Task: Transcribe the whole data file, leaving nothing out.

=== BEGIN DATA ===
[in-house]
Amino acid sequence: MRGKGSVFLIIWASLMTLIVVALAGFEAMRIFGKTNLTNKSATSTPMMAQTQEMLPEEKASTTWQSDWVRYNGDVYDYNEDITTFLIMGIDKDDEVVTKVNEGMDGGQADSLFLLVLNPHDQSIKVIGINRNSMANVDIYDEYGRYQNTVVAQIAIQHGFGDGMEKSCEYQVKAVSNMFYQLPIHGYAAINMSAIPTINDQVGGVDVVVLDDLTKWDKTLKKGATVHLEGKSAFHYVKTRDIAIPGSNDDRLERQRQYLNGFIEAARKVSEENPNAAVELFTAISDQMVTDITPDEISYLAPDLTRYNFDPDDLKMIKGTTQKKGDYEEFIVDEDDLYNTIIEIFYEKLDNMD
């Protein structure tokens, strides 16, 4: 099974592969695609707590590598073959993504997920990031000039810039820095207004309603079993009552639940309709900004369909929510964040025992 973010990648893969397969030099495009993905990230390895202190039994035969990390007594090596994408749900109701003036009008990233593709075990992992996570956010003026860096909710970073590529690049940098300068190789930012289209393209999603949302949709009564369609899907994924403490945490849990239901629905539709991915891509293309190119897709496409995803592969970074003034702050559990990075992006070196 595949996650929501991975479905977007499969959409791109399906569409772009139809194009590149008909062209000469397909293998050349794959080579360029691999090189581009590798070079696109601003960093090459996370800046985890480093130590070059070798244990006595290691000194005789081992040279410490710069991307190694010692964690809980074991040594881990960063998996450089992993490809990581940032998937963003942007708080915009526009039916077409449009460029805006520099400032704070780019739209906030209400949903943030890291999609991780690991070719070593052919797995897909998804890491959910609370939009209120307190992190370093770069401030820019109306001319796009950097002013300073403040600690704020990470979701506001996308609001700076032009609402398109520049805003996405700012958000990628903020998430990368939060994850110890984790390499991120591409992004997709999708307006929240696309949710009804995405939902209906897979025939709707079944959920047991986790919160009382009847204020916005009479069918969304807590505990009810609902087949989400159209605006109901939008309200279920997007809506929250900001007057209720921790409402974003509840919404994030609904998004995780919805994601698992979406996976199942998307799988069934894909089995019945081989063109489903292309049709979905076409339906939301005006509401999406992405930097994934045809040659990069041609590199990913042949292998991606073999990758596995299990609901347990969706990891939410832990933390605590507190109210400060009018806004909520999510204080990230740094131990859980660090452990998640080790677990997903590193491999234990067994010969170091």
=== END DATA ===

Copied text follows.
[in-house]
Amino acid sequence: MRGKGSVFLIIWASLMTLIVVALAGFEAMRIFGKTNLTNKSATSTPMMAQTQEMLPEEKASTTWQSDWVRYNGDVYDYNEDITTFLIMGIDKDDEVVTKVNEGMDGGQADSLFLLVLNPHDQSIKVIGINRNSMANVDIYDEYGRYQNTVVAQIAIQHGFGDGMEKSCEYQVKAVSNMFYQLPIHGYAAINMSAIPTINDQVGGVDVVVLDDLTKWDKTLKKGATVHLEGKSAFHYVKTRDIAIPGSNDDRLERQRQYLNGFIEAARKVSEENPNAAVELFTAISDQMVTDITPDEISYLAPDLTRYNFDPDDLKMIKGTTQKKGDYEEFIVDEDDLYNTIIEIFYEKLDNMD
């Protein structure tokens, strides 16, 4: 099974592969695609707590590598073959993504997920990031000039810039820095207004309603079993009552639940309709900004369909929510964040025992 973010990648893969397969030099495009993905990230390895202190039994035969990390007594090596994408749900109701003036009008990233593709075990992992996570956010003026860096909710970073590529690049940098300068190789930012289209393209999603949302949709009564369609899907994924403490945490849990239901629905539709991915891509293309190119897709496409995803592969970074003034702050559990990075992006070196 595949996650929501991975479905977007499969959409791109399906569409772009139809194009590149008909062209000469397909293998050349794959080579360029691999090189581009590798070079696109601003960093090459996370800046985890480093130590070059070798244990006595290691000194005789081992040279410490710069991307190694010692964690809980074991040594881990960063998996450089992993490809990581940032998937963003942007708080915009526009039916077409449009460029805006520099400032704070780019739209906030209400949903943030890291999609991780690991070719070593052919797995897909998804890491959910609370939009209120307190992190370093770069401030820019109306001319796009950097002013300073403040600690704020990470979701506001996308609001700076032009609402398109520049805003996405700012958000990628903020998430990368939060994850110890984790390499991120591409992004997709999708307006929240696309949710009804995405939902209906897979025939709707079944959920047991986790919160009382009847204020916005009479069918969304807590505990009810609902087949989400159209605006109901939008309200279920997007809506929250900001007057209720921790409402974003509840919404994030609904998004995780919805994601698992979406996976199942998307799988069934894909089995019945081989063109489903292309049709979905076409339906939301005006509401999406992405930097994934045809040659990069041609590199990913042949292998991606073999990758596995299990609901347990969706990891939410832990933390605590507190109210400060009018806004909520999510204080990230740094131990859980660090452990998640080790677990997903590193491999234990067994010969170091």